“Some are more like walk-in workshops, where I can just sit down with friends and do some random stuff. It really distracts me from my worries and stress. It also keeps me away from my computer for a few hours, since the only things I can focus on are my hands and my craft.” 

Work by Skillshare student Ela A. for Dana Batho’s Skillshare’s    Cross Stitch Fundamentals: Stitch Your Own Hoop Art   .
Work by Skillshare student Ela A. for Dana Batho’s Skillshare’s Cross Stitch Fundamentals: Stitch Your Own Hoop Art.

Learn Cross Stitch…

“When the season changes and it’s time to spend more time being cosy indoors, I crack out my cross-stitch,” illustrator and pattern designer Jacqueline Colley tells us. “I’ve been working on a couple of fairground style letters from Emily Peacock, for a few years. They have provided me with hours of mindful crafting. 

“I’ve just finished one, and I’m about a third of the way through the second, and I cannot wait until I can turn them both into cushions. I think I enjoy it so much because it’s a remedy to my fast-paced, tight turnaround illustration work. With cross-stitch, you have to slow down and enjoy the process!”

Punch needle work by Chandlyr Jackson
Punch needle work by Chandlyr Jackson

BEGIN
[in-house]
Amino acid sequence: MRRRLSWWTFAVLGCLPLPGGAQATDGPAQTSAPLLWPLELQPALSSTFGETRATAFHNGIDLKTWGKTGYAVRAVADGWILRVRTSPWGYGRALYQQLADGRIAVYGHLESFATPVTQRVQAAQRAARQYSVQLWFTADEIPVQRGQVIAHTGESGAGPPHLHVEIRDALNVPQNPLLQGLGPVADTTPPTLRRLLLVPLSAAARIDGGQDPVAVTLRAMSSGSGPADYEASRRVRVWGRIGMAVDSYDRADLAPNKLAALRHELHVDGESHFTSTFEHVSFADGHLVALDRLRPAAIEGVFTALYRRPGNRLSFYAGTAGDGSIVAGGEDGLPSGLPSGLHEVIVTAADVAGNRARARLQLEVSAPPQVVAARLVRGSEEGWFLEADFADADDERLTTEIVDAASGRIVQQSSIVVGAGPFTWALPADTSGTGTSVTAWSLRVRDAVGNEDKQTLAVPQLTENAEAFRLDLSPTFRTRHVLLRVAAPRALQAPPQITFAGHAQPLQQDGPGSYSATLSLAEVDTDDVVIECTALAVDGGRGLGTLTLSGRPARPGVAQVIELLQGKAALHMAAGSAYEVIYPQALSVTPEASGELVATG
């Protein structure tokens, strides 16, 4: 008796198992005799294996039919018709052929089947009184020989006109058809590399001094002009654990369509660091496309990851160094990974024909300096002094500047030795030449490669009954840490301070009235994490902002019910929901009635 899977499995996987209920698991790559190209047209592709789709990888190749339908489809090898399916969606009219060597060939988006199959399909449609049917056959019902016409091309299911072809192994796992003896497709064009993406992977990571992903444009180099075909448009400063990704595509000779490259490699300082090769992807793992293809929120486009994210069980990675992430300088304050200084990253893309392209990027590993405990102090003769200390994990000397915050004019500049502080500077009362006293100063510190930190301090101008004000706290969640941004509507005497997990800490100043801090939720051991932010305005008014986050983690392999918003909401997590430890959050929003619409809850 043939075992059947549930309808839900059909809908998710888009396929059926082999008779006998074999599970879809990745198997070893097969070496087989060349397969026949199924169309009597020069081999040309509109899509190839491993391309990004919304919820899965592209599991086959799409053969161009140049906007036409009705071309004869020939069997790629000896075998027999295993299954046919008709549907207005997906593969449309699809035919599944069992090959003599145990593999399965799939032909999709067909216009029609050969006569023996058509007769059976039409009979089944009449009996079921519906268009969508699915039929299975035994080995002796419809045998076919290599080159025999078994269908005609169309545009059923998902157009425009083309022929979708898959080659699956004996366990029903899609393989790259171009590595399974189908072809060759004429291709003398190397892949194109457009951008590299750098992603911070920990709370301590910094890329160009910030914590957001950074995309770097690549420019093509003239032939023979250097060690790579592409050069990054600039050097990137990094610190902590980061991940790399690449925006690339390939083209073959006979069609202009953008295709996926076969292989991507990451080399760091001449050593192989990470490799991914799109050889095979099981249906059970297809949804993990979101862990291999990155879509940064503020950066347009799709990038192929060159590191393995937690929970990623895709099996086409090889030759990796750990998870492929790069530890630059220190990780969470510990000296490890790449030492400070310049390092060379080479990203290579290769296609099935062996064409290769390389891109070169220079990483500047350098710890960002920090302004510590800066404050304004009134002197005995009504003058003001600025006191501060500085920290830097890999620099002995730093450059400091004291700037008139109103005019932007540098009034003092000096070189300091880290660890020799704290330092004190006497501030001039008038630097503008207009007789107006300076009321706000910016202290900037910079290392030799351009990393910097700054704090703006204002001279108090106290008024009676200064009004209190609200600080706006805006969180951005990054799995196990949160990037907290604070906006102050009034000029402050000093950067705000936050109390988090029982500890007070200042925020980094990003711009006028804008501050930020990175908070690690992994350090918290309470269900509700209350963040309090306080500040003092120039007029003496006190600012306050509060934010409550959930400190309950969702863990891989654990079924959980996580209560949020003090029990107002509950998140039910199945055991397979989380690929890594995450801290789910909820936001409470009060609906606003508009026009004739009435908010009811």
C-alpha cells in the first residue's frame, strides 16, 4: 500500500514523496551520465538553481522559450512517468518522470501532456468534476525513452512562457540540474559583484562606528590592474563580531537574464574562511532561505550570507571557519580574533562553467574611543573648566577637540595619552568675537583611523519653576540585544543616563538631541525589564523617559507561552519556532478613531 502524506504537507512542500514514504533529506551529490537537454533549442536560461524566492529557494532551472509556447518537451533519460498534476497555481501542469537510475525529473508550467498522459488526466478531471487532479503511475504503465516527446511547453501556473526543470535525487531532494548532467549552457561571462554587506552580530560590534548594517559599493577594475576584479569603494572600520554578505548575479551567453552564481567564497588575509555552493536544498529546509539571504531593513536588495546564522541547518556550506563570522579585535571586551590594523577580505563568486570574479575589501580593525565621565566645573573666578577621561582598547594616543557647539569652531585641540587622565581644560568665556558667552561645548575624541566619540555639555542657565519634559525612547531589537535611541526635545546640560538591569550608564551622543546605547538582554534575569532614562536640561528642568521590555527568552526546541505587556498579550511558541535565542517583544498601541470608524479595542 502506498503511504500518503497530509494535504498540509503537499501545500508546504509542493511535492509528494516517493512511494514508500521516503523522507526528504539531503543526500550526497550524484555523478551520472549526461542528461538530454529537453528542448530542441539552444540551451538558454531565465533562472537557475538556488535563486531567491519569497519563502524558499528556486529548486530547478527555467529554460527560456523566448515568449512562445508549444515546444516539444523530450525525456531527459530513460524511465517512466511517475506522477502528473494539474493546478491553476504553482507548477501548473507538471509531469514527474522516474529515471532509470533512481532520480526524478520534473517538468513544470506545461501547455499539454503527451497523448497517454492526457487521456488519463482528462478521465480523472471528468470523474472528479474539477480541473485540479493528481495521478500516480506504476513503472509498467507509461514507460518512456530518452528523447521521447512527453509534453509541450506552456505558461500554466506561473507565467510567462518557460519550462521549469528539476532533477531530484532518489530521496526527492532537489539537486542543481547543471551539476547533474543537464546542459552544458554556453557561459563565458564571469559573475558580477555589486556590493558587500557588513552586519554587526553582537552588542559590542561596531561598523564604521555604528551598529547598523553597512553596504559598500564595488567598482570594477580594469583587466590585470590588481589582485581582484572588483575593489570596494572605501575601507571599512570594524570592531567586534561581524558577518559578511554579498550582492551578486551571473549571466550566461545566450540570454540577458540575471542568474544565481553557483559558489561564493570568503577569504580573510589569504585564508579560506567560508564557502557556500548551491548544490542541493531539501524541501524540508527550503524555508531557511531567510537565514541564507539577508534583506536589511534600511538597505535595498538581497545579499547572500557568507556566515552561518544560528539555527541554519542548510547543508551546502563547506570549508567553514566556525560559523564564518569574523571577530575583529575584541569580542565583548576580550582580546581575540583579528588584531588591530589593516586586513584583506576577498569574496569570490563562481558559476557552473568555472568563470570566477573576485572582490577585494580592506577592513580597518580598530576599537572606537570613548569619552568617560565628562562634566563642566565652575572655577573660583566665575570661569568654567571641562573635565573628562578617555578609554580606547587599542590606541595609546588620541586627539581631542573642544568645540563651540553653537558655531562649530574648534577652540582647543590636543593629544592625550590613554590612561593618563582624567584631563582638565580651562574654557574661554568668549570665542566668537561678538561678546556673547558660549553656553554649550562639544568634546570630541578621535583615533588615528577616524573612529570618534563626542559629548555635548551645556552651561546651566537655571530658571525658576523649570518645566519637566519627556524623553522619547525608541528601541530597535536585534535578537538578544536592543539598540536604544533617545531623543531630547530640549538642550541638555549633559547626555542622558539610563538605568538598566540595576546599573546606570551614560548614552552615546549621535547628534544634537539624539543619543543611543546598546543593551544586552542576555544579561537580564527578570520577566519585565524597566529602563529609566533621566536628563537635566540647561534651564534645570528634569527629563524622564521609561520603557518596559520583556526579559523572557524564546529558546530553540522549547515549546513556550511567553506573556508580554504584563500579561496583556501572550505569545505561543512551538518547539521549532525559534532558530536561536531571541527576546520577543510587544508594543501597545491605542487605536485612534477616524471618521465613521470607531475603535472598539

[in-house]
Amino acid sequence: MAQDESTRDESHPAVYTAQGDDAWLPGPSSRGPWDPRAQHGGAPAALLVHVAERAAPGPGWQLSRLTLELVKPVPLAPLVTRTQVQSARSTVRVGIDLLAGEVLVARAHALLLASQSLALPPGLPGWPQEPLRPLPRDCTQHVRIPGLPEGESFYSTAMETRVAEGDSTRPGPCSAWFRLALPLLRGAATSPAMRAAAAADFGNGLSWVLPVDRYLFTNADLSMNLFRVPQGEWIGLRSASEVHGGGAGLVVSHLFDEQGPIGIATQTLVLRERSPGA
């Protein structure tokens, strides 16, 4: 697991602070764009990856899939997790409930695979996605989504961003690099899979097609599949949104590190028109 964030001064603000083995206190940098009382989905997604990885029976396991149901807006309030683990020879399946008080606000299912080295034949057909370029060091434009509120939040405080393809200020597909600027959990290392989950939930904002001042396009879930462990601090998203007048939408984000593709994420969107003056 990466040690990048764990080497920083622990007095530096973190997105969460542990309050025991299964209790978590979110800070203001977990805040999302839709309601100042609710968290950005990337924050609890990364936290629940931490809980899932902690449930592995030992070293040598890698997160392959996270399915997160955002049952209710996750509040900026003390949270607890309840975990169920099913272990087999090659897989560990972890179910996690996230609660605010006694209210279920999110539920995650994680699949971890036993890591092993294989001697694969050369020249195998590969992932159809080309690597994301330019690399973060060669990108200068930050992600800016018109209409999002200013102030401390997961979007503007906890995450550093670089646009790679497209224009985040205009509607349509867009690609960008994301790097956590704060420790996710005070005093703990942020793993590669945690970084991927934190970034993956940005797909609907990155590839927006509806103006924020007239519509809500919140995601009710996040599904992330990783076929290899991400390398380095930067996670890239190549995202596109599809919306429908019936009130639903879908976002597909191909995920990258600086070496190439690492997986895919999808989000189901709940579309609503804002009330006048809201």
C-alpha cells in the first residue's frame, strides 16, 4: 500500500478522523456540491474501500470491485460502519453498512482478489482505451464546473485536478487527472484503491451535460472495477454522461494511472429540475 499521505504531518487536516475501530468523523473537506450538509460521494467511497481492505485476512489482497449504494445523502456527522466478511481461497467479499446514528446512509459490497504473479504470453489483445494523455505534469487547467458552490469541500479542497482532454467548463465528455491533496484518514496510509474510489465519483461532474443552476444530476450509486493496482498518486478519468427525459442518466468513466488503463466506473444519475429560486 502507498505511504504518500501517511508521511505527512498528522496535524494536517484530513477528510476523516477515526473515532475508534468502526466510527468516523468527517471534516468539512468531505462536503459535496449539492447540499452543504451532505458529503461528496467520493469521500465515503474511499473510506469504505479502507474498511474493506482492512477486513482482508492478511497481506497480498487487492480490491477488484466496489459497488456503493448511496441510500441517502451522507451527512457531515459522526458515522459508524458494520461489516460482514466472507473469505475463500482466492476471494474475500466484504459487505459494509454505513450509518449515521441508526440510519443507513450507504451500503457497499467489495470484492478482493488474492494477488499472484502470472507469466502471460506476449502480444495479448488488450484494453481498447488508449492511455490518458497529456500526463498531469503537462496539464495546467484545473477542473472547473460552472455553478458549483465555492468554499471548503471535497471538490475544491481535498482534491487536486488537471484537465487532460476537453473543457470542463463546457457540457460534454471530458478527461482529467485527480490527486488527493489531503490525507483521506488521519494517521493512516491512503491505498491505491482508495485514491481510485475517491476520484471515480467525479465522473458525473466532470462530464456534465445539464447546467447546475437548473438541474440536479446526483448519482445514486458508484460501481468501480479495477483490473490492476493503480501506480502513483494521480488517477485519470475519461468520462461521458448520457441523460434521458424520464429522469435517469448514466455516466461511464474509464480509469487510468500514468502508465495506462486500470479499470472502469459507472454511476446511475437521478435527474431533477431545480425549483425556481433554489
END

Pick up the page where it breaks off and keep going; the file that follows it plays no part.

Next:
…Or try punch needle. 

“Lately, one of my favorite art-related activities is punch needle,” Chandlyr Jackson, the artist behind the creative brand Freckled Fuchsia, says. “If you’re unfamiliar with punch needle, it’s a part of the the rug-hooking family, and it’s similar to embroidery, but it’s typically done with thicker yarn. The last few pieces I have made have been created using a round, wooden embroidery hoop. I plan to make some round trivets to serve the purpose as a table centerpiece or a hot plate for tea.

“On a day-to-day basis, I’m usually block printing on fabric or paper, or illustrating digitally. Because punch needle is a fiber art, it encourages me to experiment with different materials and utilize different tools that I am not using when I am block printing. 

“I’ve been trying to make it a habit to squeeze in about an hour at either the beginning or the end of the day to work on a craft that is not work-related because it alleviates the pressure of perfection for me. I like to curl up on the couch with my cat and make this time in my day incredibly comfortable.”